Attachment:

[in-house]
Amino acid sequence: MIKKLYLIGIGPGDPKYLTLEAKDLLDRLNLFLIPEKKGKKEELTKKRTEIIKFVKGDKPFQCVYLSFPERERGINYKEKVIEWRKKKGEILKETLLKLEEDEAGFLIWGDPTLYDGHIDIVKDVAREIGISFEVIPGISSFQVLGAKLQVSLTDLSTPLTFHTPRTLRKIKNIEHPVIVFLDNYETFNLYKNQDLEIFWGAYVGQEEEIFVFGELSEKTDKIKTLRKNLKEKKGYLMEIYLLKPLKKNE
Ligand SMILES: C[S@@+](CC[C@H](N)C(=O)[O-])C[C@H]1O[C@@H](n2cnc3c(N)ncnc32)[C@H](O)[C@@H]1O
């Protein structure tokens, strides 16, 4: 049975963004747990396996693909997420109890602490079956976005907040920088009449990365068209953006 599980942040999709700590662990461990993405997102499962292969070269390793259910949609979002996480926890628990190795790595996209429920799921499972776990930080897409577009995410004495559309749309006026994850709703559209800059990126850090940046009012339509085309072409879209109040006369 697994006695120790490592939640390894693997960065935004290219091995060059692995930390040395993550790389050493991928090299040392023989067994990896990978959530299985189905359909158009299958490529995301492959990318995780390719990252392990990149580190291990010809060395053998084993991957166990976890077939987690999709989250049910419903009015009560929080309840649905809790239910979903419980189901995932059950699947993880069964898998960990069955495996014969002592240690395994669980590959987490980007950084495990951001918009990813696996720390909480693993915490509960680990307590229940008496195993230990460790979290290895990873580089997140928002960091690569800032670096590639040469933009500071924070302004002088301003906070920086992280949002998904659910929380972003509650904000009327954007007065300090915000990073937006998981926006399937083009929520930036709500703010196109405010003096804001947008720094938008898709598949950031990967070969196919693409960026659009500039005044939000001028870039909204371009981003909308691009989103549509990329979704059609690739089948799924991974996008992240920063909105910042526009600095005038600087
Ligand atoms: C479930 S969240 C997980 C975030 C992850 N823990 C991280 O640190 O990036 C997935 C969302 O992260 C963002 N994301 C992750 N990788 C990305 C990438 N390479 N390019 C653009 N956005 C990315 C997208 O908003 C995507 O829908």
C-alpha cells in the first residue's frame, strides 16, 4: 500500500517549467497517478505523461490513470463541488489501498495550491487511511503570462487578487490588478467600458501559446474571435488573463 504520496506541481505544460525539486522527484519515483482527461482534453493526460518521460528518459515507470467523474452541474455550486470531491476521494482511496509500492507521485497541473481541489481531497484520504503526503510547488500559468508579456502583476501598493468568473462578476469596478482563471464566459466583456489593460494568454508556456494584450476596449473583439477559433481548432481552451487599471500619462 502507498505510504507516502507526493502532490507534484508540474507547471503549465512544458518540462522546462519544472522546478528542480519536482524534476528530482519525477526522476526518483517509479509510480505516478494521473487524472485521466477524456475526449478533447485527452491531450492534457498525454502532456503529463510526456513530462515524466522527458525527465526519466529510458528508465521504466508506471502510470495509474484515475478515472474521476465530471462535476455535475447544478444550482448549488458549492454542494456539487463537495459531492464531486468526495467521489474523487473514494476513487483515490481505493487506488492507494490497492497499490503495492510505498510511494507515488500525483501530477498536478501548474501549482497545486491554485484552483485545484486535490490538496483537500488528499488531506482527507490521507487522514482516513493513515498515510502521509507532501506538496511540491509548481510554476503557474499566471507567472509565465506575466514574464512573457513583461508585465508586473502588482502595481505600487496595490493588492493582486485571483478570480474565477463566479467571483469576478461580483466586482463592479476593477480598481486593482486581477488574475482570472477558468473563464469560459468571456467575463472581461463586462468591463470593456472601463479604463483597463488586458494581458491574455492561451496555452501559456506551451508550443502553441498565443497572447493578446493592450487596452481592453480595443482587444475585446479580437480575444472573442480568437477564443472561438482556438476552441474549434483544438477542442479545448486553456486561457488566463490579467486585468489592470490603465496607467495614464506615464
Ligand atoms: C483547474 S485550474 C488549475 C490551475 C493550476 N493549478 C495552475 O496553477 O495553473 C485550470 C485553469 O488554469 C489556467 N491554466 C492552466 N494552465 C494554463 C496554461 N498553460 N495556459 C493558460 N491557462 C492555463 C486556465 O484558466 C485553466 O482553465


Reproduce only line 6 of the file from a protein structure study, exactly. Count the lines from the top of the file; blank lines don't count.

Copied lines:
C-alpha cells in the first residue's frame, strides 16, 4: 500500500517549467497517478505523461490513470463541488489501498495550491487511511503570462487578487490588478467600458501559446474571435488573463 504520496506541481505544460525539486522527484519515483482527461482534453493526460518521460528518459515507470467523474452541474455550486470531491476521494482511496509500492507521485497541473481541489481531497484520504503526503510547488500559468508579456502583476501598493468568473462578476469596478482563471464566459466583456489593460494568454508556456494584450476596449473583439477559433481548432481552451487599471500619462 502507498505510504507516502507526493502532490507534484508540474507547471503549465512544458518540462522546462519544472522546478528542480519536482524534476528530482519525477526522476526518483517509479509510480505516478494521473487524472485521466477524456475526449478533447485527452491531450492534457498525454502532456503529463510526456513530462515524466522527458525527465526519466529510458528508465521504466508506471502510470495509474484515475478515472474521476465530471462535476455535475447544478444550482448549488458549492454542494456539487463537495459531492464531486468526495467521489474523487473514494476513487483515490481505493487506488492507494490497492497499490503495492510505498510511494507515488500525483501530477498536478501548474501549482497545486491554485484552483485545484486535490490538496483537500488528499488531506482527507490521507487522514482516513493513515498515510502521509507532501506538496511540491509548481510554476503557474499566471507567472509565465506575466514574464512573457513583461508585465508586473502588482502595481505600487496595490493588492493582486485571483478570480474565477463566479467571483469576478461580483466586482463592479476593477480598481486593482486581477488574475482570472477558468473563464469560459468571456467575463472581461463586462468591463470593456472601463479604463483597463488586458494581458491574455492561451496555452501559456506551451508550443502553441498565443497572447493578446493592450487596452481592453480595443482587444475585446479580437480575444472573442480568437477564443472561438482556438476552441474549434483544438477542442479545448486553456486561457488566463490579467486585468489592470490603465496607467495614464506615464